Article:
Late last week, security researchers uncovered what may very well be the most advanced mobile hacking tool we’ve seen to date. Dubbed Pegasus, and created by a relatively unknown Israeli company called the NSO Group, the software in question utilized three previously undisclosed iOS zero-day exploits that, in unison, managed to completely take over and surreptitiously spy on a targeted iPhone.
Once installed, the software is capable of eavesdropping on phone calls, text messages and a whole lot more. As evidenced via the image below — purportedly a snapshot from the NSO Group’s Pegasus documentation — Pegasus is an extremely versatile piece of spyware that can monitor all aspects of a device, including messages sent and received from iMessage, Gmail, Viber, Facebook, WhatsApp, Telegram, Skype, WeChat and more.
What makes Pegasus all the more sophisticated is that all a targeted user needs to do to unwittingly install it is to click on an SMS link. As the security group Citizen Lab notes:
According to the purported 2013 NSO Group Pegasus documentation found in the Hacking Team materials, NSO Group offers two remote installation vectors for spyware onto a target’s device: a zero-click vector, and a one-click vector. The one-click vector involves sending the target a normal SMS text message with a link to a malicious website. The malicious website contains an exploit for the web browser on the target’s device, and any other required exploits to implant the spyware. In the attack against Mansoor, the Trident exploit chain was used.
Apple was quick to issue a software patch for the security hole, but the unmasking of Pegasus helped kickstart a wave of questions regarding the identity, history and capabilities of the NSO Group.
Here’s a little bit of what we’ve learned so far.
The NSO Group is based out of Herzilya, Israel and, relative to other companies whose bread and butter centers on selling advanced software to intelligence agencies and foreign governments, it keeps a surprisingly low profile. Notably, the NSO Group doesn’t have an official online presence though its LinkedIn page does boast that it’s a “world leading company in the field of Cyber Security and research.”
Founded by Omri Lavie and Shalev Hulio in 2009, the company is said to boast a few alumni from Unit 8200, a division within the Israeli army that focuses on signals intelligence, similar in practice to the NSA.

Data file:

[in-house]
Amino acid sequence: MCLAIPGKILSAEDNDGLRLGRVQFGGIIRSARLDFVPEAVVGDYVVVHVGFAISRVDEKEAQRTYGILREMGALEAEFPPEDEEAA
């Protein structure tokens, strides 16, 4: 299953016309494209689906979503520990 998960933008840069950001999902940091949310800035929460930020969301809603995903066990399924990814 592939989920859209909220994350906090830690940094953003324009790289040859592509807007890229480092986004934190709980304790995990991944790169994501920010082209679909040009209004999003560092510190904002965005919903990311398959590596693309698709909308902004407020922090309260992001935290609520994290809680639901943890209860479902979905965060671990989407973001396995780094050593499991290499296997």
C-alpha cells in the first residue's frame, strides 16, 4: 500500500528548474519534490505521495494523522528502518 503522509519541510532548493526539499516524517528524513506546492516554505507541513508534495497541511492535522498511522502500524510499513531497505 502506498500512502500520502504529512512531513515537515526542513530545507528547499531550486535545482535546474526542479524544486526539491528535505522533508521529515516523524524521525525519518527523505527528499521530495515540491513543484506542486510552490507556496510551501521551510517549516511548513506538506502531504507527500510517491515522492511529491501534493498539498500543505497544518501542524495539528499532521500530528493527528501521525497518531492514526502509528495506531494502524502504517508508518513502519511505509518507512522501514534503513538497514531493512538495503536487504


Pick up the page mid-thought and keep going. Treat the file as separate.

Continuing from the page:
For those curious to learn more about the NSO Group, Thomas Fox-Brewster of Forbes recently put together an engrossing list detailing everything there is to know about the company, including some of their business dealings with countries like Panama and Mexico.
NSO has close partnerships with a variety of other Israeli surveillance firms as they seek to spread their spy kit across the world. These include Ability Inc, a troubled supplier of an as-yet unproven technology called the Unlimited Interception System (ULIN). The tool exploits a crucial part of the global telecoms infrastructure known as SS7, allowing interception of calls and texts, and collection of target location, all with just a phone number, according to the firm. Of NSO, Ability founder and CEO Anatoly Hurgin told me earlier this year: “I think it’s one of the best companies in this field.” That’s something even Scott-Railton agrees with: “Pegasus is really next-level stuff.” Hurgin indicated NSO and Ability worked together, Hurgin’s team covering the network side and NSO leaving malware on devices.
One interesting albeit non-conclusive tidbit unearthed by Fox-Brewster is that one of Lavie’s LinkedIn contacts is Chaouki Bekrar. For those unfamiliar, Bekrar is the CEO of Zerodium, a company that previously offered upwards of $3 million to anyone who was able to come up with an exclusive, browser or text message-based, “workable, remote and untethered jailbreak that will persist even after reboot.”
Is Zerodium perhaps connected with the NSO Group? That might be something of a reach. Indeed, a researcher from Citizen Lab said that the NSO Group likely doesn’t need any outside assistance in developing its own wares.
“Given NSO’s public statements about their capabilities, and the size of their company, it would not be surprising to learn they’d developed their own exploits,” the researcher said.
The full-length profile on the NSO Group is well worth the read and can be viewed via the source link below.